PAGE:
When I was a kid, I got bullied fairly frequently because I was short. So my parents enrolled me in a judo class. After a few unexpected flips in the hallways, the bullies left me alone. Confronting bullies helps build character.
There are times, of course, when judo won't work and the best strategy is to avoid the jerks or sic a teacher or principal on them. Almost everybody has a story. But now, bullying has become a federal issue.
Rep. Jackie Speier is on a crusade to use the U.S. government to stamp out bullying in America. The Northern California Democrat wants to deny federal funds to schools that won't keep a tally of bullying incidents against special-needs children. In other words, the federal government is going to whip local schools into line using its vast fiscal powers. It's a politically correct form of bullying. To oppose this abuse of power implies you actually want these poor kids to be harassed.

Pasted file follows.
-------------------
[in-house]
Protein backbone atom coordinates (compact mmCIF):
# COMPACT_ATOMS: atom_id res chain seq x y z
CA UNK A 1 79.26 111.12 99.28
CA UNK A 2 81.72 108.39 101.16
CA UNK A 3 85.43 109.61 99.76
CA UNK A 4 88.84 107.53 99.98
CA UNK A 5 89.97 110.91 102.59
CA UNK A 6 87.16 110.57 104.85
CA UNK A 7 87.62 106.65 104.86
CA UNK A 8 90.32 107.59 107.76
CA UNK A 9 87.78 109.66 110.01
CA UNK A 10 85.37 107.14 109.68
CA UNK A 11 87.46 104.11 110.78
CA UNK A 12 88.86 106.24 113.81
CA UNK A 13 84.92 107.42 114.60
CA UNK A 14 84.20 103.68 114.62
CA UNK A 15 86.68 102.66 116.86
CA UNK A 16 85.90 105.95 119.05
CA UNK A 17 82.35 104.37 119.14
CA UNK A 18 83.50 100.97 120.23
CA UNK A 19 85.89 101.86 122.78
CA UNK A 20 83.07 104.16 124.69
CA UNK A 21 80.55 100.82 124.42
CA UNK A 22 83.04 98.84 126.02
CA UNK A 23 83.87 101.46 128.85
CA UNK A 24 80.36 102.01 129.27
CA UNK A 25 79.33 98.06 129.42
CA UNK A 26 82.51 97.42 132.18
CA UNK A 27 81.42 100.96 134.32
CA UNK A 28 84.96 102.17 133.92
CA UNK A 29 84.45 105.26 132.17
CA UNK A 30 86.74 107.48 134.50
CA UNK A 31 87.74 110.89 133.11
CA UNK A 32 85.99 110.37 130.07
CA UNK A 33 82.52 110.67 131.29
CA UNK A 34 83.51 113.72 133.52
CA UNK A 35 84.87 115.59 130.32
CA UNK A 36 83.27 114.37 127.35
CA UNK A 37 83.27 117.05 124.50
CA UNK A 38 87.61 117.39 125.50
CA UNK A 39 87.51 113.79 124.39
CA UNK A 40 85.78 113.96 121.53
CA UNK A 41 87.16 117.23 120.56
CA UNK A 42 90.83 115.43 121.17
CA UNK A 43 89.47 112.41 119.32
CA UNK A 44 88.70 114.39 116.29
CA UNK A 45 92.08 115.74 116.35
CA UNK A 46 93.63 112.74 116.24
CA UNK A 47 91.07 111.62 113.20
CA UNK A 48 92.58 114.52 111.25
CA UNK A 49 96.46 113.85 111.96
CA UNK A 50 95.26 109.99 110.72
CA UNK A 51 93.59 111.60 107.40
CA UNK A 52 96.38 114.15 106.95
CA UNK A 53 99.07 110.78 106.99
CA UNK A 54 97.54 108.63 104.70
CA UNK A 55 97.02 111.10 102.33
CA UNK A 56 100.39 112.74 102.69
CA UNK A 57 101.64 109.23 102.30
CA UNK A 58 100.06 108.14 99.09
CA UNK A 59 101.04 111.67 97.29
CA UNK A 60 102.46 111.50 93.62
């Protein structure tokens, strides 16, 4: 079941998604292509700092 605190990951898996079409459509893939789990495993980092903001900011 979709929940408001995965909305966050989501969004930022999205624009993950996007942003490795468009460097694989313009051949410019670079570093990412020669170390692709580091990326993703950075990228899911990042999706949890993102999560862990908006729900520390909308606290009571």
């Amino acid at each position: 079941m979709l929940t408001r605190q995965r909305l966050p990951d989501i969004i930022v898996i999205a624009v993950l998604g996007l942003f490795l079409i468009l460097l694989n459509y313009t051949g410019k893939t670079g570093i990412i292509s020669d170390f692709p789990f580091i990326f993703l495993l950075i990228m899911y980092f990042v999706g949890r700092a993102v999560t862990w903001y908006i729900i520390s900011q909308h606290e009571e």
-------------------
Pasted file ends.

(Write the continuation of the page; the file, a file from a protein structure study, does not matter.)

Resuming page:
I'm not sure where the Constitution legitimates such a sweeping directive, but it's probably in one of the penumbras emanating from the Preamble's General Welfare Clause. Once you create giant Washington bureaucracies, you can use the clause to justify almost anything - from forcing poison light bulbs down our throats to dictating schoolyard behavior.
Every so often, this power is put to good purpose, as when Sen. Jesse Helms used a similar threat to prevent schools from kicking out the Boy Scouts. But he was defending the Scouts' constitutional rights, not creating a vehicle for social engineering. The real solution is to get rid of the oxymoronic Department of Education, not to empower this Jimmy Carter creation in hopes of advancing conservative ideals. It creates too many bullies.